Preparing “Digital Natives” for College and Career Level Writing

By John Matich, COO, Core Innovate, Inc. 

More than a decade ago, The College Board’s The National Commission on Writing in America’s Schools and Colleges produced two reports, The Neglected “R” the Need for a Writing Revolution and Writing: A Ticket to Work…Or a Ticket Out: A Survey or Business Leaders. As my colleagues and I visit schools and district offices, we hear the clarion calls of the early 2000s resonating today. Educators, eager to prepare their students for matriculation and the rigors of college and careers, are seeking resources that build this essential skill for students.

Today's K-12 students, or "digital natives," were born after the widespread adoption of digital technology and have the expectation that content will be delivered via digital devices. According to the Commission, only 28% of high school seniors are proficient in writing and they are not prepared for 21st century, college-career level writing. In order to address this crisis, it is essential that we rethink the way we engage these "digital natives" in writing in all content areas.

A growing body of research, both in education and in neuroscience, suggests that using technology to teach writing increases student engagement in the writing process. Neuroscience tells us that when students engage in writing, the brain makes a prediction about whether the experience will generate either a protective or pleasurable response (Willis, 2011). When students feel anxiety, this negative emotional response sends information to the reactive involuntary brain where retention is limited. When students are at ease, the brain releases dopamine, a neurotransmitter that increases motivation and perseverance through challenges (Willis, 2011).

My colleagues and I surveyed over 500 high school students asking them to define the biggest barrier to engaging in writing. The "fear of the blank page" was one of their main concerns. Technology tools that break down the writing process, provide organized pre-writes, offer reminders of processes and guide students step-by-step are beneficial tools for our digital natives. Additional studies indicate that students have an easier time expressing themselves when they are able to write their thoughts on the computer. Further, technology allows students to enhance their writing by adding more precise detail to their writing pieces and by initiating self-revisions.

Technology can create efficiencies that allow teachers to respond to student writing more quickly. When students receive timely feedback, the results are dramatic. Marzano, Pickering, and Pollock (2001) state that effective and timely feedback translates into 28 percentile point differences in achievement on writing assignments. John Hattie (2009) concluded that timely feedback was one of the most effective strategies for improvement among the hundreds of education practices he studied. Writing software that includes feedback palettes, progress toward mastery reports, and instant revision tools can support teachers in all content areas.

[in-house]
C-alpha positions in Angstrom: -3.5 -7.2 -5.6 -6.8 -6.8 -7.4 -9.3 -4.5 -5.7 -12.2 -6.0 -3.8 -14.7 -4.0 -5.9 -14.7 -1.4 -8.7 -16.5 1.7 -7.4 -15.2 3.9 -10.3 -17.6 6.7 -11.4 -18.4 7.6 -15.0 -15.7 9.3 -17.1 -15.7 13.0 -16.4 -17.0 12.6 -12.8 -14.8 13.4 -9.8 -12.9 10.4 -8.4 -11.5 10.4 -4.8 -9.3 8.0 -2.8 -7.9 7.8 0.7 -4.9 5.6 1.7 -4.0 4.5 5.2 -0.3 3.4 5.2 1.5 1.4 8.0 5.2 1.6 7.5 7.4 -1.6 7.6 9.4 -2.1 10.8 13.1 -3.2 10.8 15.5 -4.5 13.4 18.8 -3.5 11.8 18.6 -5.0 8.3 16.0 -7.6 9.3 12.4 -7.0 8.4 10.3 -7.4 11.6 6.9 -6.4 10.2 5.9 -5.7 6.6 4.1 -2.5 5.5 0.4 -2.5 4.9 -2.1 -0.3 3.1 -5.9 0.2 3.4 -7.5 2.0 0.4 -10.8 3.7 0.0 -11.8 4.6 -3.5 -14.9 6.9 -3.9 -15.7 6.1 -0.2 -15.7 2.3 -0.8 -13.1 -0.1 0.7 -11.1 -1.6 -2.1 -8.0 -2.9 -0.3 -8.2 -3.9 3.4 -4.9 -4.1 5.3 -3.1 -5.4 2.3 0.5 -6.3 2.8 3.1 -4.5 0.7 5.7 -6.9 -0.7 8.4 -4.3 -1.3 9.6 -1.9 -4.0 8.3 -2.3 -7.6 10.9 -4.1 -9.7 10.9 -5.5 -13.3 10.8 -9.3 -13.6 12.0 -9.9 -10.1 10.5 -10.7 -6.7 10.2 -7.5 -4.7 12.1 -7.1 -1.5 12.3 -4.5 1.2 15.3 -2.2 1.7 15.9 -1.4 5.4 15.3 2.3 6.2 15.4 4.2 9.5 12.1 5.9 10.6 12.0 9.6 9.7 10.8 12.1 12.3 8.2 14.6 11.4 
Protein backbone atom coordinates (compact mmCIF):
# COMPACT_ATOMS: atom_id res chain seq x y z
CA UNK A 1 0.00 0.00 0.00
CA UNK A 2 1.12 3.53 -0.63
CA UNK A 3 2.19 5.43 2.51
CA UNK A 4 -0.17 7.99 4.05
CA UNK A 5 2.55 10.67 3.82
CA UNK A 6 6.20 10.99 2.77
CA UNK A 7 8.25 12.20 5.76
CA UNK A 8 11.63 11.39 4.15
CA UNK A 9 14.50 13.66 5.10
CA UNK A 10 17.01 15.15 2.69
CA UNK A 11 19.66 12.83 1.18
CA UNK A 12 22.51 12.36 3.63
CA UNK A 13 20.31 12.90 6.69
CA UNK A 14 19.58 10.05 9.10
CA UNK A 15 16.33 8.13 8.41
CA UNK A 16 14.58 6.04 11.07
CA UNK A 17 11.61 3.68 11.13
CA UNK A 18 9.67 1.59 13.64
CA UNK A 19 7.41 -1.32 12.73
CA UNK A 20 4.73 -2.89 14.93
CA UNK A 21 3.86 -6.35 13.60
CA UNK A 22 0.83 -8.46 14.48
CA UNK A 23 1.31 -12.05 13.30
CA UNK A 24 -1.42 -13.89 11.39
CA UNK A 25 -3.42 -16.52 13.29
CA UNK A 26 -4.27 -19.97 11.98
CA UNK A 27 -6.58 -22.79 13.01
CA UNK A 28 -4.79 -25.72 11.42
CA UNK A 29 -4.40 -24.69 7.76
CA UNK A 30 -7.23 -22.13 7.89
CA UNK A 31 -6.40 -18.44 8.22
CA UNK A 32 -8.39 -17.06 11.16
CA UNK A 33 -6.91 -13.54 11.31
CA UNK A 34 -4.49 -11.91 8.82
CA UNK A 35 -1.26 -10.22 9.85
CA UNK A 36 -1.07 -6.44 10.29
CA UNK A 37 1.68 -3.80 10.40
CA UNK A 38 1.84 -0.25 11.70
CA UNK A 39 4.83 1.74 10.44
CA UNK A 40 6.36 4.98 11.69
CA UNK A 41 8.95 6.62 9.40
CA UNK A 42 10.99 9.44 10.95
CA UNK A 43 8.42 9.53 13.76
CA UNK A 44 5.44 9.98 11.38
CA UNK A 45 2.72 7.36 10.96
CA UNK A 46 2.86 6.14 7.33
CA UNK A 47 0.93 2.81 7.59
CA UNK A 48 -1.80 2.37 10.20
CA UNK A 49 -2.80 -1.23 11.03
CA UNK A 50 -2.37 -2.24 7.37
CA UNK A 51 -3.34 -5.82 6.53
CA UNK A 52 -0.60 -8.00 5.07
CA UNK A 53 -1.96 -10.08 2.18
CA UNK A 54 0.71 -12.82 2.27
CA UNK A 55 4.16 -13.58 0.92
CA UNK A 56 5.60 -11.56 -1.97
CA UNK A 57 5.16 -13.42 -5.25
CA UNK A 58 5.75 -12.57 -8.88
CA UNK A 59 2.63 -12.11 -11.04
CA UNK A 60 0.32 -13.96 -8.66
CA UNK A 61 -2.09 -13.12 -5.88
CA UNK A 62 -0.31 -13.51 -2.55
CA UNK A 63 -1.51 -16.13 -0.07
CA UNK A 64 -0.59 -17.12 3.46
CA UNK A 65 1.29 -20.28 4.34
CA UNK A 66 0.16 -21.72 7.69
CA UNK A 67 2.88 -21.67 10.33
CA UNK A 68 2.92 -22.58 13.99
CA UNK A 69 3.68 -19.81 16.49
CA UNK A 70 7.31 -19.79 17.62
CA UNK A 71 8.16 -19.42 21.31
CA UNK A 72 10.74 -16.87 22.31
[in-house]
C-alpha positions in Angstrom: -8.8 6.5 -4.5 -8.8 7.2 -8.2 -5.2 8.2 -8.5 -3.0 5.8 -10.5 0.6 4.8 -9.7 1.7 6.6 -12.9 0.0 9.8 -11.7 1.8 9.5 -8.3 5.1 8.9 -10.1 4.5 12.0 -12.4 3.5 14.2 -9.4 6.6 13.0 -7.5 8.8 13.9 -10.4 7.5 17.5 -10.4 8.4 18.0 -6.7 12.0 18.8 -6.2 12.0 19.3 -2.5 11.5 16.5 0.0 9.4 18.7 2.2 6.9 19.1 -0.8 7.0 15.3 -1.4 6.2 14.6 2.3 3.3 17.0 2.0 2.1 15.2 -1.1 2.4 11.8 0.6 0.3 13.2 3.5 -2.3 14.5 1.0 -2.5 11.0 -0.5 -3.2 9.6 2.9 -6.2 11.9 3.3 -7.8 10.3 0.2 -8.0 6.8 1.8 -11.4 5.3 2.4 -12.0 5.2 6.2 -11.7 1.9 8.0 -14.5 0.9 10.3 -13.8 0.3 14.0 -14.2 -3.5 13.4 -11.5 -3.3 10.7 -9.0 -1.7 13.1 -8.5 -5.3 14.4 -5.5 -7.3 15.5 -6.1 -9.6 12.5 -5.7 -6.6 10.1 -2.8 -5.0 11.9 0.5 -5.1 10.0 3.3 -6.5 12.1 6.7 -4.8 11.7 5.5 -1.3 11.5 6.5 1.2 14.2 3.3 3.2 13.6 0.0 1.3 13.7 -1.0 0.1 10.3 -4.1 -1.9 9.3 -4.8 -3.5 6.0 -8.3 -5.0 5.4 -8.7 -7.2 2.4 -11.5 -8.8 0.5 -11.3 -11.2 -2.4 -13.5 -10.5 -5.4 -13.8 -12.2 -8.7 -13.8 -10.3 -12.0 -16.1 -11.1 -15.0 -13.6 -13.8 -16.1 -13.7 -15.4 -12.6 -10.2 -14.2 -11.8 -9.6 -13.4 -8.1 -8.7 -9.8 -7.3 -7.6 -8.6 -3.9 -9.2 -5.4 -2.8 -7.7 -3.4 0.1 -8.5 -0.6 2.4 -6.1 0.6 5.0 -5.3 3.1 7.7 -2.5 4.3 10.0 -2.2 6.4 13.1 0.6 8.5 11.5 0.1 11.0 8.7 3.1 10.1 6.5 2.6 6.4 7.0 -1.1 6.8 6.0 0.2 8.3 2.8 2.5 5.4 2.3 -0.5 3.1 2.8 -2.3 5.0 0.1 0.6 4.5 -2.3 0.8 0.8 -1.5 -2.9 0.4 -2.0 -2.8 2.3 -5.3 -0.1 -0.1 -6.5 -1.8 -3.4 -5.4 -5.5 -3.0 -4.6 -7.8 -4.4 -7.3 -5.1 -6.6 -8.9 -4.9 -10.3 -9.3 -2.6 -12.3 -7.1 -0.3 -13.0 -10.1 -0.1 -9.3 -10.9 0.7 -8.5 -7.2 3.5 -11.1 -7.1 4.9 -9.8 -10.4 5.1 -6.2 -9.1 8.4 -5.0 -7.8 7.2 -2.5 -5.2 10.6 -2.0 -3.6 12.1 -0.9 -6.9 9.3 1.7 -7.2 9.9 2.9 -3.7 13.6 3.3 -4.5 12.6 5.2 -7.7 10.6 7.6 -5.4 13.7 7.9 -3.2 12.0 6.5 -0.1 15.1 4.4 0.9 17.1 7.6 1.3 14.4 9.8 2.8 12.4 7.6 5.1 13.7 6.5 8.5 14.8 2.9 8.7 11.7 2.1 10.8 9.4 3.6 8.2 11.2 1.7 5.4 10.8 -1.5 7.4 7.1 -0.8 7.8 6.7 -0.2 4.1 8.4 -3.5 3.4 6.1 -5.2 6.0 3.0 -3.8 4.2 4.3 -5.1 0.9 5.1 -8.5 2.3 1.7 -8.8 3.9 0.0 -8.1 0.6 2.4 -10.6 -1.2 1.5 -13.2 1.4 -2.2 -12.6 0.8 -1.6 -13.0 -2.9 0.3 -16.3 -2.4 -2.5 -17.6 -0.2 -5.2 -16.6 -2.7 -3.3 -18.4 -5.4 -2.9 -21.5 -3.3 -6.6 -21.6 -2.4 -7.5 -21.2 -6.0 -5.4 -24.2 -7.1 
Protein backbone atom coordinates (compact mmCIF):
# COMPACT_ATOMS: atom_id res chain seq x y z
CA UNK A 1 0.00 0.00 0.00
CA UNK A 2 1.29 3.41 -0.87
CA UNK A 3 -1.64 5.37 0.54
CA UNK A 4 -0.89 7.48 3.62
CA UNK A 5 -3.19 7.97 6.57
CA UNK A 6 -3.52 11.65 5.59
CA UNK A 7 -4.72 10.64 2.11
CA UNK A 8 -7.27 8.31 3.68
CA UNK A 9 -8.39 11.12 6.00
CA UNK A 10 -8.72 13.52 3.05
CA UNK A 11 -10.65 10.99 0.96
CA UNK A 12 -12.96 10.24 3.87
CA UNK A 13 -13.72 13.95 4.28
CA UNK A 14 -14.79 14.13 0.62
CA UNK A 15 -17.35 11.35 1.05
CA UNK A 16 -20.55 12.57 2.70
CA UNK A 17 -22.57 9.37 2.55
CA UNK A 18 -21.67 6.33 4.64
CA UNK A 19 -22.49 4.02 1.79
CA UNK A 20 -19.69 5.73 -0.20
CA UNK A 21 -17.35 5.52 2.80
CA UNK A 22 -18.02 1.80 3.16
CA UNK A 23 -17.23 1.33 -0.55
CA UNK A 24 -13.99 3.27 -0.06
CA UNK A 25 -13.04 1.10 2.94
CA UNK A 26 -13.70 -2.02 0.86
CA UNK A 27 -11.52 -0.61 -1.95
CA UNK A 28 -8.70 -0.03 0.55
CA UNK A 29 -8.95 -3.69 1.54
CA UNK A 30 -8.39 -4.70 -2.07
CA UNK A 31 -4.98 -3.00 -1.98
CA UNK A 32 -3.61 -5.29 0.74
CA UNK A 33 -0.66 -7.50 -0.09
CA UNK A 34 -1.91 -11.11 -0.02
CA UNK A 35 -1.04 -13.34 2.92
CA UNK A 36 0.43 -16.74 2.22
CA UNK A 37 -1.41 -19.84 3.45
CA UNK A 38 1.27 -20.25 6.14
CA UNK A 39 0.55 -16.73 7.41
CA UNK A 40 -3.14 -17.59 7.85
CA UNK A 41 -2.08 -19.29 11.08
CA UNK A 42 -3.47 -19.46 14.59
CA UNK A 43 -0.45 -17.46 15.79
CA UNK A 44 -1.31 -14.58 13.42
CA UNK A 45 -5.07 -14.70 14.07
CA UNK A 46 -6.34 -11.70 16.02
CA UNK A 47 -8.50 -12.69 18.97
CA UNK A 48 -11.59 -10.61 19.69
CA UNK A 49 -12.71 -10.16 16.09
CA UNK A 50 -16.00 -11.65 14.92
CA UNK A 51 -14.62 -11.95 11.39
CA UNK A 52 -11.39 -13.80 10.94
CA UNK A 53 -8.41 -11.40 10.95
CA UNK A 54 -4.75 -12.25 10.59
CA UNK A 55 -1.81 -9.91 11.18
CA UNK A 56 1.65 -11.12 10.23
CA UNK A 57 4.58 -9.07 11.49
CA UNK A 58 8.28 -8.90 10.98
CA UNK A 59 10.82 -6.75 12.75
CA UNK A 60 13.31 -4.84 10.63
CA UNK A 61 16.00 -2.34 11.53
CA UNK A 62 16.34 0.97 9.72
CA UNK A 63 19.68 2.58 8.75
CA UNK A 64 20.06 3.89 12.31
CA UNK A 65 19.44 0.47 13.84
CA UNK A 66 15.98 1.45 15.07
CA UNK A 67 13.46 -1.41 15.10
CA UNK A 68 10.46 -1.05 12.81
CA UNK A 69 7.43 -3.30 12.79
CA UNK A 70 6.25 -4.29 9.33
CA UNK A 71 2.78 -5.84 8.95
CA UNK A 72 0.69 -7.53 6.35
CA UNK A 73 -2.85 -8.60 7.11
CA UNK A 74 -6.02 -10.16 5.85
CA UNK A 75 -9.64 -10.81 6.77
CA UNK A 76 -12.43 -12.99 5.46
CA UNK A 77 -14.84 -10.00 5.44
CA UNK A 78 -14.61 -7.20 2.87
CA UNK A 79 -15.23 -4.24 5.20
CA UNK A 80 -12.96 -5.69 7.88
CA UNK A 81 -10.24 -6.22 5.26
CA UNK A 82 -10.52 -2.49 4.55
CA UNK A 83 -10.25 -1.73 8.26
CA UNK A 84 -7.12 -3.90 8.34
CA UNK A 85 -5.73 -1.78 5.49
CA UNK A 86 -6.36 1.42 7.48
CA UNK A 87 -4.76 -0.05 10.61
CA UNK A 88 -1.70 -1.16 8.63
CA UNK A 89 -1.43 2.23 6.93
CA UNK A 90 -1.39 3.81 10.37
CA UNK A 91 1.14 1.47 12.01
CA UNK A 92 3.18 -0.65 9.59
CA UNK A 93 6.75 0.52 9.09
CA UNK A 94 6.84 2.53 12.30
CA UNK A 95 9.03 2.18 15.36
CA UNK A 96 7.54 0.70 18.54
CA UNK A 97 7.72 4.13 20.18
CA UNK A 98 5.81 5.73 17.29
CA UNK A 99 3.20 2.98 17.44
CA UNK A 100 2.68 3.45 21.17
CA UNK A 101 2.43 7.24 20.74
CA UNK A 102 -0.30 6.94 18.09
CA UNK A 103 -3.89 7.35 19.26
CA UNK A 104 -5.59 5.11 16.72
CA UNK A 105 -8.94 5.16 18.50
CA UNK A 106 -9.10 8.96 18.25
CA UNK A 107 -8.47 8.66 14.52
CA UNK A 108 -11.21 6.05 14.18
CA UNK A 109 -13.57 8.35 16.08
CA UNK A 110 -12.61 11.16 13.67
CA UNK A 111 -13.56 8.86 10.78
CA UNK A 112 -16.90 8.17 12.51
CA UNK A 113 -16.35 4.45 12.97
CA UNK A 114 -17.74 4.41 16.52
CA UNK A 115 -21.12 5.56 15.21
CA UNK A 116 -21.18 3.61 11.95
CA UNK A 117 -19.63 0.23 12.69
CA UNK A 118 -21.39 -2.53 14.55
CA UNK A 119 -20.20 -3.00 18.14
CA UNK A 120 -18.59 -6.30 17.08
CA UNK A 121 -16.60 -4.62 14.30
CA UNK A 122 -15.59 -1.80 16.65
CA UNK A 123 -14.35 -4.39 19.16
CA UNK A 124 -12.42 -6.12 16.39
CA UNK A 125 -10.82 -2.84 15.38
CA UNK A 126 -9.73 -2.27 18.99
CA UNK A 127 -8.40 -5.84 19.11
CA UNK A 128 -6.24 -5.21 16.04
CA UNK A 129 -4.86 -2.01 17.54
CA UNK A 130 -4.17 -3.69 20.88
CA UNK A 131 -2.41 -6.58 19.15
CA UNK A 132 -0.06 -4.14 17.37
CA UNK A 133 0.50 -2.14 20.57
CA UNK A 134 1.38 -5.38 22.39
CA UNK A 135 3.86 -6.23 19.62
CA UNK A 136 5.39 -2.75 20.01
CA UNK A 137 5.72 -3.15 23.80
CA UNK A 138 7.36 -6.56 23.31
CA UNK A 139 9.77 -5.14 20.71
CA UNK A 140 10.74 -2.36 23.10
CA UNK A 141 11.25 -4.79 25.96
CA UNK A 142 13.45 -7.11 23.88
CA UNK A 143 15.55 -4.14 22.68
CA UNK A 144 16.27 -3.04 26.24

Using a software platform to assign and teach writing can save time and money. Consider what it takes to get a writing prompt from idea to completion. Teachers must first create a rigorous and engaging writing prompt. Then, they must print it out and pray that their classroom printer works before they stand in line at the copy machine. Once it's their turn, you guessed it, PAPER JAM! After the teacher fixes the paper jam and makes 200 copies of the prompt, 200 copies of the graphic organizers, they return to class and distribute them to their students. Then, when the bell rings to dismiss class, one-third or more of the papers handed out are still on the desks or the floor and students are unable to complete the writing assignment at home. One school reported that going paperless could save them more than $10,000 per year in paper, toner, and copy machine expenses.

For too long, the task of teaching and assigning writing has been the responsibility of the English teacher. The inability to write is not only a barrier to college completion, it’s the number one barrier to promotion in the workplace. We are seeing teachers, regardless of content area and grade level, share responsibility for preparing students for college and career. With a unified and united effort, teachers can begin to close opportunity gaps by building the foundational skills students need to succeed. 

Hattie, J. (2009). Visible learning: A synthesis of over 800 meta-analyses relating to achievement. New York: Routledge.

Marzano, R. J., Pickering, D. J., & Pollock, J. E. (2001). Classroom instruction that works: Research-based strategies for increasing student achievement. Alexandria, VA: Association for Supervision and Curriculum Development.

Scott, P., Mouza, C. (2007). The impact of professional development on teacher learning, practice, and leadership skills: A study on the integration of technology in the teaching of writing. Journal of Educational Computing Research, 37(3), 229-266.

Technopedia Digital Natives. (2007). Retrieved February 20, 2017 from Technopedia: https://www.techopedia.com/definition/28094/digital-native

Willis, J. (2011). Writing and the brain: Neuroscience shows the pathways to learning. National Writing Project. Retrieved February 20, 2017 from www.nwp.org/cs/public/print/resource/3555